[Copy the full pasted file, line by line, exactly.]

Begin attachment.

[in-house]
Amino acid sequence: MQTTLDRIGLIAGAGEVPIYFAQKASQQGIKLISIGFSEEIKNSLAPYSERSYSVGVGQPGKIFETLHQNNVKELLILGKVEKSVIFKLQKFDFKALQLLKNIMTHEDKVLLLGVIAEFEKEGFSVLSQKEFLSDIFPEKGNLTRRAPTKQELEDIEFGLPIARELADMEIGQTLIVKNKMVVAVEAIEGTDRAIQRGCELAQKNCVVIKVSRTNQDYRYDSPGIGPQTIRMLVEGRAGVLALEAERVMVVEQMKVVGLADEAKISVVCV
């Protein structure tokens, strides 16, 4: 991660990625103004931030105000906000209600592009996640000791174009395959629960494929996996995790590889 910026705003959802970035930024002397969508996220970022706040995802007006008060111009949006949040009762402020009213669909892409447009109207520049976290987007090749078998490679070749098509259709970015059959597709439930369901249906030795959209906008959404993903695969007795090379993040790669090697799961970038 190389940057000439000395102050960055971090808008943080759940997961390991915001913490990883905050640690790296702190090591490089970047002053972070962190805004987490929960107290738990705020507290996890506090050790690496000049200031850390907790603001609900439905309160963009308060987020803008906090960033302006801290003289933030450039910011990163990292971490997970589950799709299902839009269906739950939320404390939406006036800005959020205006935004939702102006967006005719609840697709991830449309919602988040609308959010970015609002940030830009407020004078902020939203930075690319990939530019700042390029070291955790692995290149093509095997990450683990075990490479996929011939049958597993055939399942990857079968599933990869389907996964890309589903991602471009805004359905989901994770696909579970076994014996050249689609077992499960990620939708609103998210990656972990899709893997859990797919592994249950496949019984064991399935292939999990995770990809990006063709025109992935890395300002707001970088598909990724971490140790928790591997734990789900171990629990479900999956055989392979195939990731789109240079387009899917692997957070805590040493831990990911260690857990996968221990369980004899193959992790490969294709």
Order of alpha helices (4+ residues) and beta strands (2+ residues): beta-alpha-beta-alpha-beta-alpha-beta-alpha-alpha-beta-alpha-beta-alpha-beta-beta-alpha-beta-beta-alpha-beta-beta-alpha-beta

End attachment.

[in-house]
Amino acid sequence: MQTTLDRIGLIAGAGEVPIYFAQKASQQGIKLISIGFSEEIKNSLAPYSERSYSVGVGQPGKIFETLHQNNVKELLILGKVEKSVIFKLQKFDFKALQLLKNIMTHEDKVLLLGVIAEFEKEGFSVLSQKEFLSDIFPEKGNLTRRAPTKQELEDIEFGLPIARELADMEIGQTLIVKNKMVVAVEAIEGTDRAIQRGCELAQKNCVVIKVSRTNQDYRYDSPGIGPQTIRMLVEGRAGVLALEAERVMVVEQMKVVGLADEAKISVVCV
């Protein structure tokens, strides 16, 4: 991660990625103004931030105000906000209600592009996640000791174009395959629960494929996996995790590889 910026705003959802970035930024002397969508996220970022706040995802007006008060111009949006949040009762402020009213669909892409447009109207520049976290987007090749078998490679070749098509259709970015059959597709439930369901249906030795959209906008959404993903695969007795090379993040790669090697799961970038 190389940057000439000395102050960055971090808008943080759940997961390991915001913490990883905050640690790296702190090591490089970047002053972070962190805004987490929960107290738990705020507290996890506090050790690496000049200031850390907790603001609900439905309160963009308060987020803008906090960033302006801290003289933030450039910011990163990292971490997970589950799709299902839009269906739950939320404390939406006036800005959020205006935004939702102006967006005719609840697709991830449309919602988040609308959010970015609002940030830009407020004078902020939203930075690319990939530019700042390029070291955790692995290149093509095997990450683990075990490479996929011939049958597993055939399942990857079968599933990869389907996964890309589903991602471009805004359905989901994770696909579970076994014996050249689609077992499960990620939708609103998210990656972990899709893997859990797919592994249950496949019984064991399935292939999990995770990809990006063709025109992935890395300002707001970088598909990724971490140790928790591997734990789900171990629990479900999956055989392979195939990731789109240079387009899917692997957070805590040493831990990911260690857990996968221990369980004899193959992790490969294709």
Order of alpha helices (4+ residues) and beta strands (2+ residues): beta-alpha-beta-alpha-beta-alpha-beta-alpha-alpha-beta-alpha-beta-alpha-beta-beta-alpha-beta-beta-alpha-beta-beta-alpha-beta